To summarise, this proposal is the first step towards developing the NERC capability to survey regional mountain-glacier ice volumes. This is important because large populations depend on these glaciers to sustain their water supply. Seasonal loss of supply would jeopardise food and power supplies on a national scale, with potentially serious political, economic and humanitarian consequences. The potential beneficiaries outside the immediate academic field number in the hundreds of millions and include significant industrial sectors and governments.


National Research Council. Himalayan Glaciers: Climate Change, Water Resources, and Water Security. Washington, DC: The National Academies Press, 2012.

Immerzeel, W. W., van Beek, L. P. H. & Bierkens, M. F. P. Science 328, 1382-1385 (2010).

Laghari, A. N., Vanham, D., and Rauch, W.: The Indus basin in the framework of current and future water resources management, Hydrol. Earth Syst. Sci., 16, 1063-1083, doi:10.5194/hess-16-1063-2012, 2012.

Publications

10 25 50
 
Description I have determined how well a ground-based radar system can detect and map the bed of debris-covered Himlayan glaciers at a range of frequencies. I found that a 5 MHz dipole system (operating at +-2.5 kV transmit power) is well suited because it gives a strong and unambiguous bed reflection through ~270 m of ice. Higher frequencies (10 MHz, 20 MHz) detect the bed but returns of similar strength are present as abundant clutter from the surrounding valley walls and rough glacier surface. By using the lower frequency and conducting a combination of long- and cross-profiles, it is possible to distinguish the bed echo from clutter. Best results came from amplifying the return signal and averaging around 100 stacks. Noise was reduced slightly by averaging 500 stacks, but little extra improvement came from further averaging.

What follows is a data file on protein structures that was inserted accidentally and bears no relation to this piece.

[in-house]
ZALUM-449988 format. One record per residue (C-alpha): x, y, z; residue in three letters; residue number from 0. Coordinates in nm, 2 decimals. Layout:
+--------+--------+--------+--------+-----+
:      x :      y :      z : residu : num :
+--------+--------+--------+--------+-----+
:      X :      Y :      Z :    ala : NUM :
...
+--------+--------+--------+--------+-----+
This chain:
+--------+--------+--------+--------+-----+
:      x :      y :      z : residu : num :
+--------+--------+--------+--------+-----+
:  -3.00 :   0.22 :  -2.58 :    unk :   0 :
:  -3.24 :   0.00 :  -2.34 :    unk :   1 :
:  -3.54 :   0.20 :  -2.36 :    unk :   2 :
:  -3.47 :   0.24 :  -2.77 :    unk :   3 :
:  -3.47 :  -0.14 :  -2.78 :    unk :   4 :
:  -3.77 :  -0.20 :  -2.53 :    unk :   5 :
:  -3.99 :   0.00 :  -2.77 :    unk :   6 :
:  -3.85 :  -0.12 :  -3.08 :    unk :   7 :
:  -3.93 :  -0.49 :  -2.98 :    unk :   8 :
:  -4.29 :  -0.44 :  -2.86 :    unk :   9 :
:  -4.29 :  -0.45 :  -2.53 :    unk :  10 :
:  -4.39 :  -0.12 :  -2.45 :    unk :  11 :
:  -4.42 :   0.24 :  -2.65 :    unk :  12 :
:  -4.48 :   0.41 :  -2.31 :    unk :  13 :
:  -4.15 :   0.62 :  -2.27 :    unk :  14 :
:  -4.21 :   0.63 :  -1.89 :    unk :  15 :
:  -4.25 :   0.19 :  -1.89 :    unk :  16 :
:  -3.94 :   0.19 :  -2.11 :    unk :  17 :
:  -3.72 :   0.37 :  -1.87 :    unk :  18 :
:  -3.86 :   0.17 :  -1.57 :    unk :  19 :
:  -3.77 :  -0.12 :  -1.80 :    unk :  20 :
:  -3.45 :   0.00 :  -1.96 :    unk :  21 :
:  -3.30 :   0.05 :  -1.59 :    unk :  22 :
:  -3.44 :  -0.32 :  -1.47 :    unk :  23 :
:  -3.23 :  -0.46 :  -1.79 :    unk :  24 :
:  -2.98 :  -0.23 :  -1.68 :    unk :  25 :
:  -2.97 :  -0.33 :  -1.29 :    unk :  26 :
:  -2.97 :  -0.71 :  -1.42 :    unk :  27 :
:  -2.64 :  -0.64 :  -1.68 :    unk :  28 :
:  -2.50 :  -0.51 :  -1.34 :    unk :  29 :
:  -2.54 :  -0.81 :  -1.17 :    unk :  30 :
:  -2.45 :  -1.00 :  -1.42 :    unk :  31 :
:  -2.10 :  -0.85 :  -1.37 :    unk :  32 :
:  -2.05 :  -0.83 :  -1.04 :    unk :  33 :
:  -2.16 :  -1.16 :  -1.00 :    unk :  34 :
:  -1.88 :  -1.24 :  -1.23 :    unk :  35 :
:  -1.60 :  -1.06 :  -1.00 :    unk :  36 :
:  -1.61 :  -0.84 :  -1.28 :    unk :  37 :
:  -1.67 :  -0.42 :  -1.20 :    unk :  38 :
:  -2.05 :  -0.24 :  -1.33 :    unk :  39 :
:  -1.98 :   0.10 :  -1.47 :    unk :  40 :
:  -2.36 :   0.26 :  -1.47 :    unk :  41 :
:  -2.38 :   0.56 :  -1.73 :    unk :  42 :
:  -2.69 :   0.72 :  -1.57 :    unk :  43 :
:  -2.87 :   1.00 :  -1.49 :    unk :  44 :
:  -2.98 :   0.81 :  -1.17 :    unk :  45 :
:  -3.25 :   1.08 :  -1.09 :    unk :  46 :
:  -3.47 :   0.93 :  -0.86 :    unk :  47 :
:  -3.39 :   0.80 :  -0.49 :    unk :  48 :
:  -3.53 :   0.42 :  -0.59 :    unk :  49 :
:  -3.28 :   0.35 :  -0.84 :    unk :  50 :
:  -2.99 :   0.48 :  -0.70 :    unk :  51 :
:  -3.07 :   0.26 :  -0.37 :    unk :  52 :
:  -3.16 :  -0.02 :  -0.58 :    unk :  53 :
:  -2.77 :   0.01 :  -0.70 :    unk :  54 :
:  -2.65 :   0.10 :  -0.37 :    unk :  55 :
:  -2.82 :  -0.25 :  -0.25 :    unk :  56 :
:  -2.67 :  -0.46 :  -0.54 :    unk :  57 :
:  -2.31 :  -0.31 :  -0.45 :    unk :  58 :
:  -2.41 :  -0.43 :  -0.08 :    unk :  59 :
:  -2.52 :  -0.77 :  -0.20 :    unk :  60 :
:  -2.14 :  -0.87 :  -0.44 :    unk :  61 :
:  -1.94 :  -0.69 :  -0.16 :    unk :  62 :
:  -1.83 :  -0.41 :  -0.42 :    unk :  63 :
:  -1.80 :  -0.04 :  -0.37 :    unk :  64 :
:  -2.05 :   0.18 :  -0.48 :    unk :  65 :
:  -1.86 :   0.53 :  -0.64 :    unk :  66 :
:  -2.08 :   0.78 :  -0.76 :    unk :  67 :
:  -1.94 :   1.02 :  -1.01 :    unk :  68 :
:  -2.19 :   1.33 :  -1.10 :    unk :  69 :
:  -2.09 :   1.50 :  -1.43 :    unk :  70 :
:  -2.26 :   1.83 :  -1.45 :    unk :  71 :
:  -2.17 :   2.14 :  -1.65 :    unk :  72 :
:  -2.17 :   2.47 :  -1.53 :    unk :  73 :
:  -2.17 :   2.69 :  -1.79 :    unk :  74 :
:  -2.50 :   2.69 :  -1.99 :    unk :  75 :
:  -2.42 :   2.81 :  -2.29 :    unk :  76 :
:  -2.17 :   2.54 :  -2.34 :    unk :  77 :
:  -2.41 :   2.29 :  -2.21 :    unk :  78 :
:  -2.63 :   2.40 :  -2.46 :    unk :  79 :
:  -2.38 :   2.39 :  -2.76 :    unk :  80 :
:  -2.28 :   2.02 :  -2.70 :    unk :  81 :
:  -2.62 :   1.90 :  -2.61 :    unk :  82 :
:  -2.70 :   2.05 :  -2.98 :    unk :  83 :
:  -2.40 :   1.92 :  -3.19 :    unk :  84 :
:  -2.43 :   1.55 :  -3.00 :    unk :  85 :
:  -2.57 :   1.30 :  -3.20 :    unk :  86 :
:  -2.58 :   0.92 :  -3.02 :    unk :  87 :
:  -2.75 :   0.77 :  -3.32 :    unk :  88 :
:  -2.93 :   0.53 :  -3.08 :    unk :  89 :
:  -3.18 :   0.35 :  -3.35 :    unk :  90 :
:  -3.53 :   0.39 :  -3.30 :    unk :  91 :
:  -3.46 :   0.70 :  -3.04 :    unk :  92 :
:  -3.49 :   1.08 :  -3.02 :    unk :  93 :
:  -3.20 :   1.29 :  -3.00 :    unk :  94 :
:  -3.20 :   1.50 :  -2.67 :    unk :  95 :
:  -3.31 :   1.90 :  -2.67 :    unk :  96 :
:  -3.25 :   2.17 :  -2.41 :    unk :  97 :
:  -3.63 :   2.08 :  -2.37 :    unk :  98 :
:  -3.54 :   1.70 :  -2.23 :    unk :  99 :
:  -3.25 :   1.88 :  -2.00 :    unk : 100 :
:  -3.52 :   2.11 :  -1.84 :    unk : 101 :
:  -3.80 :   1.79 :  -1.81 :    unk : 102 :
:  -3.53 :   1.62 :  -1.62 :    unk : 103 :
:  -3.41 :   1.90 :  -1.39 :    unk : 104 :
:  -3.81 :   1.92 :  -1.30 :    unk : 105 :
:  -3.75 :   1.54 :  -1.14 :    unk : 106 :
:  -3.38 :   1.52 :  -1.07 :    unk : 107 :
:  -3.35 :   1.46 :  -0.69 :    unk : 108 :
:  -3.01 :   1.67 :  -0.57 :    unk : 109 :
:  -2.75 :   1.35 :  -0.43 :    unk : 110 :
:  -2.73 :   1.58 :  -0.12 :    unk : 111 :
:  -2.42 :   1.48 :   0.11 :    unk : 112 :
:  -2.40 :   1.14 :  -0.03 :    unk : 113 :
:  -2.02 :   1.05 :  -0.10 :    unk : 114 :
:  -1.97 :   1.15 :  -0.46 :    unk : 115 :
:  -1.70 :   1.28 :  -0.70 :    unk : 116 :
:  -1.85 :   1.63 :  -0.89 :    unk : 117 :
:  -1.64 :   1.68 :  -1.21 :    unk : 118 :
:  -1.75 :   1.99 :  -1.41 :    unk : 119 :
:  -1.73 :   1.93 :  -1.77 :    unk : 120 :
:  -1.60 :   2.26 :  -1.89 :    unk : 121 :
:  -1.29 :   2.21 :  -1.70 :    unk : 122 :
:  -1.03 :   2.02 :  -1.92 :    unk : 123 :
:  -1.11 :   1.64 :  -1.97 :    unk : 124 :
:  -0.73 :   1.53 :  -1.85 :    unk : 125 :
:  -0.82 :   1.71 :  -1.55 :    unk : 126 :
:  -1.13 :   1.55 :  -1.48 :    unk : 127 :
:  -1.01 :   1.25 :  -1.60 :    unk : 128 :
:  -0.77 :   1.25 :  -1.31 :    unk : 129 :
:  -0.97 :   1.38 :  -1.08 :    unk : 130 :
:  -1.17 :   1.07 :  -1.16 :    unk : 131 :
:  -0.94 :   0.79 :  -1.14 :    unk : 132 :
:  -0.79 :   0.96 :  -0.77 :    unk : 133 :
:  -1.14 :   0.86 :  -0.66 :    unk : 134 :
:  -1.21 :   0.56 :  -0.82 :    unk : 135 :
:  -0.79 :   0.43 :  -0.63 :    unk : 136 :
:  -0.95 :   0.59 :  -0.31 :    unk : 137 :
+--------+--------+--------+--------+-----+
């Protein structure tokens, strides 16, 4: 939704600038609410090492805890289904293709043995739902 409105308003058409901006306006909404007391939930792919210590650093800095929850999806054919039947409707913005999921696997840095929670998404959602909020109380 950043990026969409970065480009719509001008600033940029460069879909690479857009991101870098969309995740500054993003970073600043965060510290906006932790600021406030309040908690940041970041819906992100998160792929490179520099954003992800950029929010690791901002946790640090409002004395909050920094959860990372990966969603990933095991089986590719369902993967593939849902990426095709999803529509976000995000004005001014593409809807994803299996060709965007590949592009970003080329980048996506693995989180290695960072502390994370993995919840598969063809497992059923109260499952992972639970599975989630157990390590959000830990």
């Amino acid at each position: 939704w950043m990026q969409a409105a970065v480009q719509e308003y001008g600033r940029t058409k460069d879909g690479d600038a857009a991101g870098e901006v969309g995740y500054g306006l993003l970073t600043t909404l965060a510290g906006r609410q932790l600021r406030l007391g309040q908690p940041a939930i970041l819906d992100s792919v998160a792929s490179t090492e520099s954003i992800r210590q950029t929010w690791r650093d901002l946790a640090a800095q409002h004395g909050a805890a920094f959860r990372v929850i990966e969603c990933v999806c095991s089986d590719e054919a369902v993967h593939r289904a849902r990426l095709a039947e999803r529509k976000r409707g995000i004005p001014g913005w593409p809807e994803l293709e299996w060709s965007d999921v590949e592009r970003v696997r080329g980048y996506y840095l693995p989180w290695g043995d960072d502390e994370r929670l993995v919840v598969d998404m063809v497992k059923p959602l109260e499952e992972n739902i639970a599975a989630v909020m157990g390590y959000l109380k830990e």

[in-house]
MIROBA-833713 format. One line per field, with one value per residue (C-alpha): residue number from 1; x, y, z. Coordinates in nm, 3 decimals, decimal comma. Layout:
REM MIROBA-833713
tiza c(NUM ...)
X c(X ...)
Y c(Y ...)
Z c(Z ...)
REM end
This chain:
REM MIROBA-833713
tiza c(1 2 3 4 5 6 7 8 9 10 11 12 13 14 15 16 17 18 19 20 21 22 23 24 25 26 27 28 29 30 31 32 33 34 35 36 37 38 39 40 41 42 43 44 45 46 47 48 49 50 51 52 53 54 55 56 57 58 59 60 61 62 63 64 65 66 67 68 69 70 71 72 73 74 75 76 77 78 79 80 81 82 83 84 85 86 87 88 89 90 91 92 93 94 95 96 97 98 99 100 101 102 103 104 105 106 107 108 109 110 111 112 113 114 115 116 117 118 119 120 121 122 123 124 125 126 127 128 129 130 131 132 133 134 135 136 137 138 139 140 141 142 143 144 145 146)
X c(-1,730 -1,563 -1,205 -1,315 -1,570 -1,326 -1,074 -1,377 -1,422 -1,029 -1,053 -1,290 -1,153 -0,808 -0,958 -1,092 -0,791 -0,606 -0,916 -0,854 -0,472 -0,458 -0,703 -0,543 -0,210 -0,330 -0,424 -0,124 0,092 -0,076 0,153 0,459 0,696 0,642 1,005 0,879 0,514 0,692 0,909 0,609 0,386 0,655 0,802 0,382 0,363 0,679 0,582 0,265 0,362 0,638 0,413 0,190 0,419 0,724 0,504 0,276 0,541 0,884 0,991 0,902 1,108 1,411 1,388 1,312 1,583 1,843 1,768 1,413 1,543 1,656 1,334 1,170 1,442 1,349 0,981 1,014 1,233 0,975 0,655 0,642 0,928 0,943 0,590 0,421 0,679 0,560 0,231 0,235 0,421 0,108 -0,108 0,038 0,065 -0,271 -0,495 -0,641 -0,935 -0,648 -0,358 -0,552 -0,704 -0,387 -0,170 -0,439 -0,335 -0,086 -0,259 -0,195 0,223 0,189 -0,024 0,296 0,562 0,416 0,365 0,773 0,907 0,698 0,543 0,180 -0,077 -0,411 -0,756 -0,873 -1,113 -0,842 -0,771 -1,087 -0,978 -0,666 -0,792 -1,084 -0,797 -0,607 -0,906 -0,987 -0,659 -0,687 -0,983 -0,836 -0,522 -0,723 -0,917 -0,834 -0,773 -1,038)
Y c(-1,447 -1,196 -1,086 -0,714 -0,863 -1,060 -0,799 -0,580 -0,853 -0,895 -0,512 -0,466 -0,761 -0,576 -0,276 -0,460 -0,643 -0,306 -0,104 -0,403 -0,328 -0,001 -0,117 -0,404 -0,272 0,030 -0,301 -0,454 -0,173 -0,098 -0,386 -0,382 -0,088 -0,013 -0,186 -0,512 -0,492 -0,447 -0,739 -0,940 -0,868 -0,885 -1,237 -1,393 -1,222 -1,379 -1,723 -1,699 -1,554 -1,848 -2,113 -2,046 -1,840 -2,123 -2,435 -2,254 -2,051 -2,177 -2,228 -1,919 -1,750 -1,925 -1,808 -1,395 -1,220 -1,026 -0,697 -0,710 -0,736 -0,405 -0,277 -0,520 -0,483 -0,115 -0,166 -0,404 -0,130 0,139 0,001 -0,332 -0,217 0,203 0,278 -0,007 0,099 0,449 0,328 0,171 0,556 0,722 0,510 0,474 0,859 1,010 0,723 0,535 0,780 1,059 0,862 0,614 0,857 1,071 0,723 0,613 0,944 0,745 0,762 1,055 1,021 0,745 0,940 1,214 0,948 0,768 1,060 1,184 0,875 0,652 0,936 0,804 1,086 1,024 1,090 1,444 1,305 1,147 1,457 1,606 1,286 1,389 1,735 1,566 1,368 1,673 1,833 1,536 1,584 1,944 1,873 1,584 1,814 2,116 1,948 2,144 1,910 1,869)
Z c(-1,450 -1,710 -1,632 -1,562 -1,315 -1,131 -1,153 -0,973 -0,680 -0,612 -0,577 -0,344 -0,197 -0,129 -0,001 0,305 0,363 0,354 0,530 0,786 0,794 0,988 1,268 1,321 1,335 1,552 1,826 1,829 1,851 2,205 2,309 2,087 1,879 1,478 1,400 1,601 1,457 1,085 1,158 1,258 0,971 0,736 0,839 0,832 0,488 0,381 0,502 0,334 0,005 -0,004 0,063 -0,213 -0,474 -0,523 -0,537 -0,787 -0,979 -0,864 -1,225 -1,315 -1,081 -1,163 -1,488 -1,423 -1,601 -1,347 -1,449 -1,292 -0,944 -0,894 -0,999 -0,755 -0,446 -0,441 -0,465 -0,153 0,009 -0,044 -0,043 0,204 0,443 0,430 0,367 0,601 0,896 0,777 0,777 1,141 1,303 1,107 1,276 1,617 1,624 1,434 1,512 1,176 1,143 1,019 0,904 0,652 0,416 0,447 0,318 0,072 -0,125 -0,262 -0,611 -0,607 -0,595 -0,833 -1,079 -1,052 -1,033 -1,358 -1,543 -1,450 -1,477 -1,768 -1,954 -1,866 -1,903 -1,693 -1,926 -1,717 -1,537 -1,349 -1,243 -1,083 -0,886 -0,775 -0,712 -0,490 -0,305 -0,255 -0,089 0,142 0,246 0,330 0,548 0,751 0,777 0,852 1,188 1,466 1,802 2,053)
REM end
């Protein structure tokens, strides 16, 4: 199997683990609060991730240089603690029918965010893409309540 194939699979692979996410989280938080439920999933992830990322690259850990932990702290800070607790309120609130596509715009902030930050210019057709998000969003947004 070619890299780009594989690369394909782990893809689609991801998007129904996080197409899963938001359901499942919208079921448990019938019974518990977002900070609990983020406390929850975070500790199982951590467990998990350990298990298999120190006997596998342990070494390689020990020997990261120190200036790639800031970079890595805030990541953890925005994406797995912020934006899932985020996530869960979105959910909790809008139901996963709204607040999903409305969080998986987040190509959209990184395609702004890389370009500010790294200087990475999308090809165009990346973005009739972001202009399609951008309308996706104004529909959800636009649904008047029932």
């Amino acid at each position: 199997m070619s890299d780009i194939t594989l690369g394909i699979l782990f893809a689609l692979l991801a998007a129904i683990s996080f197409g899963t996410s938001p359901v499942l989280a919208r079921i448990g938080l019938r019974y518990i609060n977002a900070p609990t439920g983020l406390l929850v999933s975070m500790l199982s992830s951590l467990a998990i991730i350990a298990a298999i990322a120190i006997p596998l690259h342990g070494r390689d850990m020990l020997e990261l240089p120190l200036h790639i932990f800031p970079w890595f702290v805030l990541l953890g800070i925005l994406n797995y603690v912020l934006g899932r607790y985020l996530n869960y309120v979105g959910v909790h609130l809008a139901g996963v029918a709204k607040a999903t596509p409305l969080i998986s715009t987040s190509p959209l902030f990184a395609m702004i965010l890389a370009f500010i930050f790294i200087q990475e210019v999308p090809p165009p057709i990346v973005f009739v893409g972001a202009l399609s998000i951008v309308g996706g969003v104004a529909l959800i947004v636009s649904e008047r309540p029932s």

I have also established collaborations with Nepal-based research centres ICIMOD and Kathmandu University and will return for another joint field survey in April 2016.
Exploitation Route These findings can be used to design further glacier ice thickness surveys on debris-covered glaciers anywhere in the world. The parameters that I tested define the physical size of the system needed and the dwell time required at each site.Update: I have used these findings to design and build an airborne version of the radar that I tested in this project, and have gained funding to conduct an initial Himalayan test survey in India, in conjunction with Indian partners.
Sectors Environment

URL https://www.bas.ac.uk/project/bedmap-himalayas/